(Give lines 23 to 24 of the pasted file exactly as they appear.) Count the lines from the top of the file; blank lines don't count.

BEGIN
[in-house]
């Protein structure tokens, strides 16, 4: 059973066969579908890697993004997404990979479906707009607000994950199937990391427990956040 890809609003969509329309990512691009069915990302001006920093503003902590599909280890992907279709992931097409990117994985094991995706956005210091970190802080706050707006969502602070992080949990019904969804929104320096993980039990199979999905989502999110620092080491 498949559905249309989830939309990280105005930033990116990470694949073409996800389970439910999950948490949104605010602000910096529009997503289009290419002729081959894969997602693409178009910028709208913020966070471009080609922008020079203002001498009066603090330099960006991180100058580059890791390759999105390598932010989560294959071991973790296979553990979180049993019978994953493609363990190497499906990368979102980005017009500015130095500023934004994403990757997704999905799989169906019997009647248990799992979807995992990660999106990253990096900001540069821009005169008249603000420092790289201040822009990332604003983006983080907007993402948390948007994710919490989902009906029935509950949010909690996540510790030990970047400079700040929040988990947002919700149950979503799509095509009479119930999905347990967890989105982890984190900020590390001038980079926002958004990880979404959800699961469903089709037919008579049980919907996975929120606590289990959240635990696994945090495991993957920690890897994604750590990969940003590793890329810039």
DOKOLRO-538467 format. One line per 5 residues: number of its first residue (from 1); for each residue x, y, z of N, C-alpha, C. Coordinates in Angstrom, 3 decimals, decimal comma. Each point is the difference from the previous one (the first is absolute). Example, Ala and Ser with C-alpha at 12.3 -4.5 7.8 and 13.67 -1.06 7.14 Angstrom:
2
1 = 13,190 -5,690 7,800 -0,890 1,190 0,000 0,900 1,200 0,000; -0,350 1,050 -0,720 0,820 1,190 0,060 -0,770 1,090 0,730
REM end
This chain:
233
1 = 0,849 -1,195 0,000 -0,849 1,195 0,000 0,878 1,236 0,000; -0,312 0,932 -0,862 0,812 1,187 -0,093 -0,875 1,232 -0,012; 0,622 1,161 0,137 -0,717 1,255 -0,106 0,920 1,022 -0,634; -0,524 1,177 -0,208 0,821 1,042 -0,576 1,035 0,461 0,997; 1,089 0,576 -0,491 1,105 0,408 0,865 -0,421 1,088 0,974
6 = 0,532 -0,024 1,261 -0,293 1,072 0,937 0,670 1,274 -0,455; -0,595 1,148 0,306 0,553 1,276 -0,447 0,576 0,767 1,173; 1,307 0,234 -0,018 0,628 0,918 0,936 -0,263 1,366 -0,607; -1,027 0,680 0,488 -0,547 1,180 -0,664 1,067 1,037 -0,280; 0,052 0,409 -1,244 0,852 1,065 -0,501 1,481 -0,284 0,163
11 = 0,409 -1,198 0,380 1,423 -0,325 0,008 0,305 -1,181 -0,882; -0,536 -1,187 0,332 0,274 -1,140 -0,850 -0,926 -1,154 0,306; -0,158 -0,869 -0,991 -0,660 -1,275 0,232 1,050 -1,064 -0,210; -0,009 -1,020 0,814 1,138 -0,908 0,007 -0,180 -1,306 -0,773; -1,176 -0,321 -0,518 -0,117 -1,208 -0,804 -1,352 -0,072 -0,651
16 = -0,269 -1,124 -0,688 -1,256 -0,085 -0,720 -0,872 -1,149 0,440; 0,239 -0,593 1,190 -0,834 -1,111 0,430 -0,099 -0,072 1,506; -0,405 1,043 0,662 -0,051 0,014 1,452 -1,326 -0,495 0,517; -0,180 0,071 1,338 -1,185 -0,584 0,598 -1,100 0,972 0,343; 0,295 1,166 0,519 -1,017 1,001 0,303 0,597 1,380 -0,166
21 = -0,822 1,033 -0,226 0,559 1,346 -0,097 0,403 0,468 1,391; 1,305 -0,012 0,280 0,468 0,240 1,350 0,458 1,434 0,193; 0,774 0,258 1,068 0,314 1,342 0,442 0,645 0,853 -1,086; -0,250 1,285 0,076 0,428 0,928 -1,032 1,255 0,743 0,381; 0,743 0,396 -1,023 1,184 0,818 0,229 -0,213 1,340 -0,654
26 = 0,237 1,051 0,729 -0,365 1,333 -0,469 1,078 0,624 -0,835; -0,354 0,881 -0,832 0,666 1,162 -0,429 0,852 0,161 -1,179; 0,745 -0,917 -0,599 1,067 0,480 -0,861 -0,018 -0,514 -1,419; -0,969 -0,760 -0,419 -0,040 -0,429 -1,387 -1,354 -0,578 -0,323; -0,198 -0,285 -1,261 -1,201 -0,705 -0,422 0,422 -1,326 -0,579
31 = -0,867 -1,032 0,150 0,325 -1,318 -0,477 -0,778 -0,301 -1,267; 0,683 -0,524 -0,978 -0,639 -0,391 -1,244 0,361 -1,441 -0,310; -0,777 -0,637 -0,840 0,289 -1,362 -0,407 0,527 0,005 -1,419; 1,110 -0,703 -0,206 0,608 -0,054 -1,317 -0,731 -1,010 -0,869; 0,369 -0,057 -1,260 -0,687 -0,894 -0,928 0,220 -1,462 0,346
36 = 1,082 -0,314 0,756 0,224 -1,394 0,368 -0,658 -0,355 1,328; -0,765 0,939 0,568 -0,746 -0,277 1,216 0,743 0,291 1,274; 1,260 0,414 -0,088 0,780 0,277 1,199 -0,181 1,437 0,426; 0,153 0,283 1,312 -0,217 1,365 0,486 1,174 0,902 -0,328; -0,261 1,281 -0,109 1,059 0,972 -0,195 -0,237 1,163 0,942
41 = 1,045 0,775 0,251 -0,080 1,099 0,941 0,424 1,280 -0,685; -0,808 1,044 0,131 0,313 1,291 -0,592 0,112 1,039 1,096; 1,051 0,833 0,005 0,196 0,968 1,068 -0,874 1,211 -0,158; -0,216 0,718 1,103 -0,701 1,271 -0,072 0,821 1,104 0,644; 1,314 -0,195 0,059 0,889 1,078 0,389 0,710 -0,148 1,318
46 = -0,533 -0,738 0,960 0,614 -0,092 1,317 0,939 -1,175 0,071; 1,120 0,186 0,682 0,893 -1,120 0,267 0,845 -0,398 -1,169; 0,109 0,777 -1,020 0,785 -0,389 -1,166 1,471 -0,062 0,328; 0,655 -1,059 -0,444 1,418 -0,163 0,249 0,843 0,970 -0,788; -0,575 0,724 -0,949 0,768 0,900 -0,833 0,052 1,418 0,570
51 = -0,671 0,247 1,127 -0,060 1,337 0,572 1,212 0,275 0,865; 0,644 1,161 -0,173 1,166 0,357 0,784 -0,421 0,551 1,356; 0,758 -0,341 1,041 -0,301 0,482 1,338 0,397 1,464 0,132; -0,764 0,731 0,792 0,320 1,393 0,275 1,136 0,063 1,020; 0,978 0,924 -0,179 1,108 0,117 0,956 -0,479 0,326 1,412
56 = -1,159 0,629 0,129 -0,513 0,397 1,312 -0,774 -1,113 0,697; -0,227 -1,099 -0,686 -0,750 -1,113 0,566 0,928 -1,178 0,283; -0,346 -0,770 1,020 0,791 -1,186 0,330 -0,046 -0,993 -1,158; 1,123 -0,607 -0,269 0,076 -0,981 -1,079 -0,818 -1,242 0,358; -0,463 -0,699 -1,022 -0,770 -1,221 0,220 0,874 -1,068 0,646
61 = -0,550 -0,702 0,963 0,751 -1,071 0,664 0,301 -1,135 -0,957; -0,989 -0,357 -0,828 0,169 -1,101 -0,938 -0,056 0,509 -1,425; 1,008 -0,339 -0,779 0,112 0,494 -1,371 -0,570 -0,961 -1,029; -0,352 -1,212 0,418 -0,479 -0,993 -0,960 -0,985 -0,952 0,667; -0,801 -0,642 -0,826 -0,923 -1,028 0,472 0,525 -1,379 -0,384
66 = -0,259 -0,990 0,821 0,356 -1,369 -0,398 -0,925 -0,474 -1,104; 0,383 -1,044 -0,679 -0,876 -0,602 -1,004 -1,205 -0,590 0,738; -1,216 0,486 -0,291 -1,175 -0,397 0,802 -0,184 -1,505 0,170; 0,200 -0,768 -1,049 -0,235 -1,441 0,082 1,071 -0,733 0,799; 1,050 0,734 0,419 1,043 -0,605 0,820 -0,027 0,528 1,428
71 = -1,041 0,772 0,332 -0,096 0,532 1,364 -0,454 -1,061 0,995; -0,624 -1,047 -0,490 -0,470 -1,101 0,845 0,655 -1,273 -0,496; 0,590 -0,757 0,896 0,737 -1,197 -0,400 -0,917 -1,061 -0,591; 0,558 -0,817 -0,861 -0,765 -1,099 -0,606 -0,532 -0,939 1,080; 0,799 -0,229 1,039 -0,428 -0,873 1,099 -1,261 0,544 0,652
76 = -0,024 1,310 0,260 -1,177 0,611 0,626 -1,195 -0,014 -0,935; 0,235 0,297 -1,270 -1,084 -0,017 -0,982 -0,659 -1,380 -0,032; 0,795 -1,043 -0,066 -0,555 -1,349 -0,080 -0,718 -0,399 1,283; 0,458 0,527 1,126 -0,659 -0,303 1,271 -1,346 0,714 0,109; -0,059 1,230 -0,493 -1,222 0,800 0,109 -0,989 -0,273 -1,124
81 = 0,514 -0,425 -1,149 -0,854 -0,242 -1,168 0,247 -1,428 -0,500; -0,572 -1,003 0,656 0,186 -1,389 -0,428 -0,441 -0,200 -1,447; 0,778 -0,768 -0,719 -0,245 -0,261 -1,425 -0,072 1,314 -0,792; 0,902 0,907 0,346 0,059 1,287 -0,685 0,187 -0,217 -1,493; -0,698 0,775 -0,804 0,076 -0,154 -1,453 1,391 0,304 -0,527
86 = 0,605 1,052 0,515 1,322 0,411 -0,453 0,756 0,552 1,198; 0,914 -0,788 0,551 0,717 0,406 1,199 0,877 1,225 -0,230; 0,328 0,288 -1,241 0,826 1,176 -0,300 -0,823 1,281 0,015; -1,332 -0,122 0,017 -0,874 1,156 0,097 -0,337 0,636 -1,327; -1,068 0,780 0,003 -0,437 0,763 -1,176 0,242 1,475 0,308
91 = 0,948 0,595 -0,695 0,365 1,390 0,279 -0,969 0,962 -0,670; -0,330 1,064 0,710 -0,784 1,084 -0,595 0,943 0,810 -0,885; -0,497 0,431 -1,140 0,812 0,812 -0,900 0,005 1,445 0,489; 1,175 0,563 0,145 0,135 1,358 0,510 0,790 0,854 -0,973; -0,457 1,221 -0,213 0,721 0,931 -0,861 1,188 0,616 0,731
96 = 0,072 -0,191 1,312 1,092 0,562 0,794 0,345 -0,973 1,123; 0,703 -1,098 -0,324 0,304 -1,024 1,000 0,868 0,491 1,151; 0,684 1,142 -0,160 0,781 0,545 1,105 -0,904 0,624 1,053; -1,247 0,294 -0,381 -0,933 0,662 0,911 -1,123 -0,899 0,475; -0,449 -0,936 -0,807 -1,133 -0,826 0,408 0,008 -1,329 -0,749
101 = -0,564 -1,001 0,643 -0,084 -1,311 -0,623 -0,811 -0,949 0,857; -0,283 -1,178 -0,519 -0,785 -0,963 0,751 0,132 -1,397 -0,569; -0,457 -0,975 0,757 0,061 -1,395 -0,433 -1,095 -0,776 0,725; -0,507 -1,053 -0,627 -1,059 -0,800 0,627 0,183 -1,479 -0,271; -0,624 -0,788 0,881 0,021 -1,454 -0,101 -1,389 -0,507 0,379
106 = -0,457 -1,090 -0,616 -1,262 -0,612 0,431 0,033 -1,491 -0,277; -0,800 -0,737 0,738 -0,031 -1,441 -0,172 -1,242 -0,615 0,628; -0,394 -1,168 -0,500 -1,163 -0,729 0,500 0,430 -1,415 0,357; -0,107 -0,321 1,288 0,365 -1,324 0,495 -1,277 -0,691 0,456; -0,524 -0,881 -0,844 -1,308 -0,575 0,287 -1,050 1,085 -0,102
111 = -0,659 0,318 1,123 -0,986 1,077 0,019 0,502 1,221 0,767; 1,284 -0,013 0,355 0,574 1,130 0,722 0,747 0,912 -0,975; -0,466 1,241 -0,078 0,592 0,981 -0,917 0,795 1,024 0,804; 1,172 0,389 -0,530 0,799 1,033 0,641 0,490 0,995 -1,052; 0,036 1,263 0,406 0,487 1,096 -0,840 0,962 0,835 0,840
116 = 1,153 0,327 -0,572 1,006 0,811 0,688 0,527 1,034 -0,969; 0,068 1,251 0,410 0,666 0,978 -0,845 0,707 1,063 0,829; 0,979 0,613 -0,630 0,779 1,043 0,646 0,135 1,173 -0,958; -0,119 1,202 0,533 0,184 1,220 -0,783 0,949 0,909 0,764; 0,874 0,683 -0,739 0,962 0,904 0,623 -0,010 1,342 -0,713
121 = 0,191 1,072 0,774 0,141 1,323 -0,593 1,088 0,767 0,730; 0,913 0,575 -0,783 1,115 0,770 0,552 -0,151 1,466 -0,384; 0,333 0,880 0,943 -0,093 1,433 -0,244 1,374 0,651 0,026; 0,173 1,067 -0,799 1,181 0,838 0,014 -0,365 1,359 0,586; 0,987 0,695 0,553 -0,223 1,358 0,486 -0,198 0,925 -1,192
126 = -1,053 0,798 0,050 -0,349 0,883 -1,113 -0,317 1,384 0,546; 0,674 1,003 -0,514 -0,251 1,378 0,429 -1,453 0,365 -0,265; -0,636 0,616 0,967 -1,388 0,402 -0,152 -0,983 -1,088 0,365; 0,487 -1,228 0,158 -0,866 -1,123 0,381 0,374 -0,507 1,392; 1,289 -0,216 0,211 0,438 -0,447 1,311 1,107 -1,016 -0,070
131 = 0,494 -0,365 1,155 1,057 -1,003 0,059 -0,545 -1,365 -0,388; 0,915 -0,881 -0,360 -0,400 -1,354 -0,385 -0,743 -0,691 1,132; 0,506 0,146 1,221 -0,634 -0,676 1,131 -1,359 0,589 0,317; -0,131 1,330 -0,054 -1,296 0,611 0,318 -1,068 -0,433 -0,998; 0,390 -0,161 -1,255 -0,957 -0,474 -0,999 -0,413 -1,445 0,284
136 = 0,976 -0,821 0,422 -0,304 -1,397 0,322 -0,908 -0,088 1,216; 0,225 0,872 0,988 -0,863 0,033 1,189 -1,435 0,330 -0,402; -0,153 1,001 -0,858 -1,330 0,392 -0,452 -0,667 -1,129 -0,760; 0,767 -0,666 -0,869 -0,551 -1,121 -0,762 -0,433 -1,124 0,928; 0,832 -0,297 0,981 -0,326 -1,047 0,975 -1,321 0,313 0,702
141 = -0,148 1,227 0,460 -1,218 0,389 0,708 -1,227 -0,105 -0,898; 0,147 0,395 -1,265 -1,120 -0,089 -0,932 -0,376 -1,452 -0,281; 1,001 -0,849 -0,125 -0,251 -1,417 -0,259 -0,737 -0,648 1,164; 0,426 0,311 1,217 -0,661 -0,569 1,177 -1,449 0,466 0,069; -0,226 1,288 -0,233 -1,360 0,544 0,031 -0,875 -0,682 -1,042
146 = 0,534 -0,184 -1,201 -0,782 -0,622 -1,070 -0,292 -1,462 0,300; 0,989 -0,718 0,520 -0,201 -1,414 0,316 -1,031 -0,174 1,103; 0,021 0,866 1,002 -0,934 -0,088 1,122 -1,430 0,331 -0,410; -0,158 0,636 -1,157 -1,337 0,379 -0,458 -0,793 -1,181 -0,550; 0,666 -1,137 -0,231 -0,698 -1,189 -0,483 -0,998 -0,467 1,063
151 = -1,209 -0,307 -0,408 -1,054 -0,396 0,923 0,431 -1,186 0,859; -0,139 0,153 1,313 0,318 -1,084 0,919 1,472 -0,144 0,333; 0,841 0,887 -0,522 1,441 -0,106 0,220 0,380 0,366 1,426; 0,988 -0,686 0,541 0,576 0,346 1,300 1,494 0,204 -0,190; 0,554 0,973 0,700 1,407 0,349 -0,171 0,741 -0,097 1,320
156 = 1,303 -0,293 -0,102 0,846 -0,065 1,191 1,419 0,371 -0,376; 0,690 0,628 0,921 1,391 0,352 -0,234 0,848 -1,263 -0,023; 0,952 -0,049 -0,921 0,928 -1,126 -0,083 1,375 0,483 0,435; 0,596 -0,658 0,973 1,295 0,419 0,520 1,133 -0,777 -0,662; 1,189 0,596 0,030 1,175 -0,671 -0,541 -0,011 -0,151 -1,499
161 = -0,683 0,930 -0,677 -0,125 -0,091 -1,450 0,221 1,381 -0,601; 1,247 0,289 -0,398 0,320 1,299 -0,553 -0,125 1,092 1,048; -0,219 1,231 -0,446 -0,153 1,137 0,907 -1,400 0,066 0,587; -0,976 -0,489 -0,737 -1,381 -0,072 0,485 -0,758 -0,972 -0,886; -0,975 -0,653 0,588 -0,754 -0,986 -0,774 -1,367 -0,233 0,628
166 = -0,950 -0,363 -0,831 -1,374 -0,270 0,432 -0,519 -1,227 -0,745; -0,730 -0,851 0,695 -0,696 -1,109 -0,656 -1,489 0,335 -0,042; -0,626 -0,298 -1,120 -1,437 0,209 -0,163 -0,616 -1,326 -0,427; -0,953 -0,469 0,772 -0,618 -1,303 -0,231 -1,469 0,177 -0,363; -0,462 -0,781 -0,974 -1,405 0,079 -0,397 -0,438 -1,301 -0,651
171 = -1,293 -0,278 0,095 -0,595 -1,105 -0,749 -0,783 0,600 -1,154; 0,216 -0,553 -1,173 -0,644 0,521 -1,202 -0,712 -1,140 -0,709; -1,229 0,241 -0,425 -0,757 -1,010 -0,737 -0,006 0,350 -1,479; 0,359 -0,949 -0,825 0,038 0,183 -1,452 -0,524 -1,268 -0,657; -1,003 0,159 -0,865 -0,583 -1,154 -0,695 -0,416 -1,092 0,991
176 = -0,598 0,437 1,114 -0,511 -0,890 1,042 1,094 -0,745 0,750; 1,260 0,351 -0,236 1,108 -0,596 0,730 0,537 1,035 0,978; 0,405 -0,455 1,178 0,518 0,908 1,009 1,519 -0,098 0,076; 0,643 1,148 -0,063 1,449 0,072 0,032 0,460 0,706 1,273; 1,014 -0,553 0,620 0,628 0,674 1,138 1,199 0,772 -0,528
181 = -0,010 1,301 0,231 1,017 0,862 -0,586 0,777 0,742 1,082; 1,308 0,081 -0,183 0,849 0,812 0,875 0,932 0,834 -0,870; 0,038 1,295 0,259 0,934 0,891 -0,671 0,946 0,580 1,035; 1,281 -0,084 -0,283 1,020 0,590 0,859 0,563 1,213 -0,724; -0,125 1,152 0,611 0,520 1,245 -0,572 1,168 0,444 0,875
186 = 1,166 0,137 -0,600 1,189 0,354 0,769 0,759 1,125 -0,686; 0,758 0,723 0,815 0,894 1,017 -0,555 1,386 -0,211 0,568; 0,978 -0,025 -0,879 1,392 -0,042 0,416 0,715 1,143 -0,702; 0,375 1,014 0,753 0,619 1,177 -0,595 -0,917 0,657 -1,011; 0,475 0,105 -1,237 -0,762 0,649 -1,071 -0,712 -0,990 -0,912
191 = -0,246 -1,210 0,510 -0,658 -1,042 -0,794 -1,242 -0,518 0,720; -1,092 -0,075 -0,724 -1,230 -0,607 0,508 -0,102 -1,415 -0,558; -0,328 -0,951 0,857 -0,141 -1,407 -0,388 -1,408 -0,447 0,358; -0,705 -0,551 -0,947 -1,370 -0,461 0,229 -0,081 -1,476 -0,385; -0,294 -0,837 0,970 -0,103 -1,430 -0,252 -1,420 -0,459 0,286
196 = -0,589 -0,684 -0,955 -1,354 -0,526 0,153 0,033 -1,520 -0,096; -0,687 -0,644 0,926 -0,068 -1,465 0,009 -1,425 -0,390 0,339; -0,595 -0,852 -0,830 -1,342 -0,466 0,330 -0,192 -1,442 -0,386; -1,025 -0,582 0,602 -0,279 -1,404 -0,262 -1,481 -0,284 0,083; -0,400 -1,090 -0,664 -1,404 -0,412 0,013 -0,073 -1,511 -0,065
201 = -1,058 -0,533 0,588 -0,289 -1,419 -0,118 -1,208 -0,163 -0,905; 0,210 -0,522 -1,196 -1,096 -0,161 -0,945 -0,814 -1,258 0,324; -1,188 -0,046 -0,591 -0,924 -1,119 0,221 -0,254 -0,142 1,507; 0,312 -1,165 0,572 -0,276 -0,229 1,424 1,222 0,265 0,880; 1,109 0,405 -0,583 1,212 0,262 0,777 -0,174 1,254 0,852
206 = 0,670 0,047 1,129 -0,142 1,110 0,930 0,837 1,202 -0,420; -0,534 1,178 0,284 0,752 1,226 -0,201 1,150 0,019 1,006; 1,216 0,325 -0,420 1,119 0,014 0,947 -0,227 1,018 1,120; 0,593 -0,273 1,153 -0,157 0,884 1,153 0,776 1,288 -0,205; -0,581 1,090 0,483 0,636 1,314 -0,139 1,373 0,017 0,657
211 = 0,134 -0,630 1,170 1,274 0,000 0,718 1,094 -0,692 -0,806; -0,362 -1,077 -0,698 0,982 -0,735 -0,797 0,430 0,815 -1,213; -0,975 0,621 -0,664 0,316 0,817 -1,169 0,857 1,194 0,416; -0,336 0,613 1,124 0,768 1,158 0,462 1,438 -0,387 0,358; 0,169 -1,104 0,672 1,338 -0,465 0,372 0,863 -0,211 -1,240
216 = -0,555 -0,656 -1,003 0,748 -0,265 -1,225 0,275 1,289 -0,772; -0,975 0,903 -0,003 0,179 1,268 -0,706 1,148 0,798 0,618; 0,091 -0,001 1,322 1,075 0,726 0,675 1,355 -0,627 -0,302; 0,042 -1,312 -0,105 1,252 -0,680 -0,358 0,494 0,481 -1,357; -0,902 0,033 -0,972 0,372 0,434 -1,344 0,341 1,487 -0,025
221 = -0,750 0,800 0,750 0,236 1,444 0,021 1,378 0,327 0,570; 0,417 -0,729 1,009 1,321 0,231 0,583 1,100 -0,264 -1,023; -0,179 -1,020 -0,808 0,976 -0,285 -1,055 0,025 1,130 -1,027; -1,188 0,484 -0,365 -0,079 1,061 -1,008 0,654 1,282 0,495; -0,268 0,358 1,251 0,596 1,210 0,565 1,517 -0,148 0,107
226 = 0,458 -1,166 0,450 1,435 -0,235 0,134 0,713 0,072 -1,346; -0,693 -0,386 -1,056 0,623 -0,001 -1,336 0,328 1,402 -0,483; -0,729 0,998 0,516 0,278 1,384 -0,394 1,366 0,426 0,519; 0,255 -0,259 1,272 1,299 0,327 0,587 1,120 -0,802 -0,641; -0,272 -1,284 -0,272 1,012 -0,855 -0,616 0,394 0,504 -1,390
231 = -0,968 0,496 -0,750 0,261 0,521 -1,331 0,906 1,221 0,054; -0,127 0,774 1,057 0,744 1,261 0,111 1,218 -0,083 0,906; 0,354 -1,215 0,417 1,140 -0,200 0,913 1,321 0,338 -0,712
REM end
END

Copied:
71 = -1,041 0,772 0,332 -0,096 0,532 1,364 -0,454 -1,061 0,995; -0,624 -1,047 -0,490 -0,470 -1,101 0,845 0,655 -1,273 -0,496; 0,590 -0,757 0,896 0,737 -1,197 -0,400 -0,917 -1,061 -0,591; 0,558 -0,817 -0,861 -0,765 -1,099 -0,606 -0,532 -0,939 1,080; 0,799 -0,229 1,039 -0,428 -0,873 1,099 -1,261 0,544 0,652
76 = -0,024 1,310 0,260 -1,177 0,611 0,626 -1,195 -0,014 -0,935; 0,235 0,297 -1,270 -1,084 -0,017 -0,982 -0,659 -1,380 -0,032; 0,795 -1,043 -0,066 -0,555 -1,349 -0,080 -0,718 -0,399 1,283; 0,458 0,527 1,126 -0,659 -0,303 1,271 -1,346 0,714 0,109; -0,059 1,230 -0,493 -1,222 0,800 0,109 -0,989 -0,273 -1,124